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  1. Gabe, my dear – the conclusion is that it’s viable – it is neither guaranteed nor conclusive. My own deep research shows that Gamification fails in 74% of all cases. Would you be happy selling customers something where 3 out of 4 are deeply unsatisfied?

    • More than three quarters of restaurants that are opened fail. What would become of entrepreneurial spirit if people did nothing because there was a chance to fail?

      I would like address your statistics, was the failure rate based on the first attempt to gamify a task? Was the person creating the gamification experienced? Were there follow on iterations, which relied on feedback from users of the previous iteration?

      I remember a statistic from early in school, that most application development efforts fail. That did not prevent people from developing applications, just forced them to perform their work in a manner that did a better job off meeting customer expectations, soliciting input, delivering on time

      Please let us know where you have published your results so that we can address the issues and concerns that it raises

      • Hia – the research which took almost 6 months has been compiled into a paper which examines some 300 empirical studies as a part of a systematic meta-analysis of the efficacy of gamification to impact performance. It’s the largest meta-analysis on impact of gamification that I’m aware of, and is currently awaiting publication in a peer reviewed journal.

        The key findings were in almost 50% of the time Gamification has no long term impact. in 26% of the cases gamification actually reduces productivity/performance over time – and it’s only 24% of the studies that shows it works.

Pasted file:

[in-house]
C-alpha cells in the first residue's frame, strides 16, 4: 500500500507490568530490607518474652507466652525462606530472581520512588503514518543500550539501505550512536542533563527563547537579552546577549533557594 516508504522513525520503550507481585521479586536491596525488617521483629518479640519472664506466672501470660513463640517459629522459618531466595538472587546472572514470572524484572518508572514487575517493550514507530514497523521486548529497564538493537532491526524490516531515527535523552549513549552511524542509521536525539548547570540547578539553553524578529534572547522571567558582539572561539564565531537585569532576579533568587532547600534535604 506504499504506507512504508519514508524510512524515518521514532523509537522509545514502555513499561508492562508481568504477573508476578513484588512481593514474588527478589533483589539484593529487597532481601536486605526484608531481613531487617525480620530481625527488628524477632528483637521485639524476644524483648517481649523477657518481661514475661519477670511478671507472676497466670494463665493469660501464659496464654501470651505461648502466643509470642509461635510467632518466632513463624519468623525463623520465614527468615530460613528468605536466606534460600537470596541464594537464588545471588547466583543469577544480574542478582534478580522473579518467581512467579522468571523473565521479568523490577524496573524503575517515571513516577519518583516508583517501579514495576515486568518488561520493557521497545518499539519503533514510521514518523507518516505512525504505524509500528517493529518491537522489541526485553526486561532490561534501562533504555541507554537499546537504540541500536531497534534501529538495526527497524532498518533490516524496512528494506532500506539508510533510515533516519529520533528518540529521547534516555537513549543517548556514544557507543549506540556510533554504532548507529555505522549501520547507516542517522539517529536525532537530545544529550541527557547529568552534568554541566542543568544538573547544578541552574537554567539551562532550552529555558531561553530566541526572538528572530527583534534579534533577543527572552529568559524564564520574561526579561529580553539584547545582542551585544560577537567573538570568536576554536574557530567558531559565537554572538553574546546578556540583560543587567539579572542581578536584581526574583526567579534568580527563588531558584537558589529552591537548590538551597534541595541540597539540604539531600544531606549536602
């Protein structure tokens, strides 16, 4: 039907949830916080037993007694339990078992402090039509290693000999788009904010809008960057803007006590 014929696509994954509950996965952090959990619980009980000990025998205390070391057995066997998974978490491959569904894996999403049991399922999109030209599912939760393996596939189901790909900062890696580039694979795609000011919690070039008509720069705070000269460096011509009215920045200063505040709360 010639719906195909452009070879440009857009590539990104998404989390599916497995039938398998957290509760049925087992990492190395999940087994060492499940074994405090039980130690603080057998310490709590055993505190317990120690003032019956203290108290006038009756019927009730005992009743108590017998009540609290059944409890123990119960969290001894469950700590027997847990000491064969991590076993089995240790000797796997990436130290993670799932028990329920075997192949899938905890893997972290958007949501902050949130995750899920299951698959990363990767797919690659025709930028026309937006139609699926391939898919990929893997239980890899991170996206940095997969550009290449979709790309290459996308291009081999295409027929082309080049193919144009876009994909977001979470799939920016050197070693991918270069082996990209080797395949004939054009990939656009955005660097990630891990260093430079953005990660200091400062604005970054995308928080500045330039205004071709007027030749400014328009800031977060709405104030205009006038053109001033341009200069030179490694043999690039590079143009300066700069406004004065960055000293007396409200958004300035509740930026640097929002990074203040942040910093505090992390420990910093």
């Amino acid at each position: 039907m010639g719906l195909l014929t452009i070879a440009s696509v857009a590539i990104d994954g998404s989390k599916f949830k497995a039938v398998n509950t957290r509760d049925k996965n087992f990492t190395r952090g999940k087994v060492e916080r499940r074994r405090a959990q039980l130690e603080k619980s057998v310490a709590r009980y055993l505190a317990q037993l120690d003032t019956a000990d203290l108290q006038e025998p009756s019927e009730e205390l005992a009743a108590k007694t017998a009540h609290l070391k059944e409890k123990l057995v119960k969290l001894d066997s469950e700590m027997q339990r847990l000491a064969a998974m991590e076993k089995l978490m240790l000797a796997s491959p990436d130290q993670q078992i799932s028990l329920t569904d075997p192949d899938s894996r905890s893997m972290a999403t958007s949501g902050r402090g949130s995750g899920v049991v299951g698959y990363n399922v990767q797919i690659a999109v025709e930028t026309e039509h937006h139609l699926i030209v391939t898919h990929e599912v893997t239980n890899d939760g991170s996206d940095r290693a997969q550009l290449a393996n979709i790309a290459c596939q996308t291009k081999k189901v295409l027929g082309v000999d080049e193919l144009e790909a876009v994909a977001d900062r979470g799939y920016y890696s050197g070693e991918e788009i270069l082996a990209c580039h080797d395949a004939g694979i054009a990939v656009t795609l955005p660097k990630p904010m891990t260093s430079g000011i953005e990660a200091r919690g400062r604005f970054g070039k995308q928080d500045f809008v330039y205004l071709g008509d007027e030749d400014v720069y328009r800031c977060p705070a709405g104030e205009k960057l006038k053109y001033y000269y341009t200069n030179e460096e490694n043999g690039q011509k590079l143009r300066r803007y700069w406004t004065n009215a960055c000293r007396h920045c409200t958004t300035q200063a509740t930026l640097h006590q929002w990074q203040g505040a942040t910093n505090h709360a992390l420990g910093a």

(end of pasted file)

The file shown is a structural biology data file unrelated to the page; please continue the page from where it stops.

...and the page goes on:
The majority of failures involve PBL applied without a proper understanding of UX, or appreciation of the user’s perspective.

        It’s important that if you stand for something you see it for what it is and acknowledge where it goes wrong and why – too much of ‘gamification’ says it works, it works, it works – well you know what it mostly fails. Not to say it doesn’t ever work – but it actually mostly fails.

        Right now I’m heading up around $30m worth of gamification projects across, big data, social learning, enterprise innovation etc.. Clearly I wouldn’t be doing this if I though it was a guaranteed failure. But with so much at stake, I’m just making sure we have a greater chance of success than the 76% of the studies we’ve examined in detail.

        BTW this 76% is not too far from Garner’s 80% failure – it’s imperative that you know why it fails.

        • Thank you for your clarification, I agree that IT tends to foist ideas on to customers without involving them in the decisions or design. I would be interested in receiving a copy of your study when it is released, since you seem to have addressed the issues that you have identified. All too often developers take a fanboi approach and do not want to consider the issues that customers raise

  2. Are you trying to tell us that a SINGLE study of people doing an image tagging exercise can somehow be generalized to the blanket claim “gamification works”?

  3. Hi! I’m doing a research in an Argentinian Universtiy with a Gamiffied Course and is having great results in our first exprience. I think that are the first steps to make this Scientifically Validated, but this are excellent news for the ones that we are working on it.

    Guido Olomudzski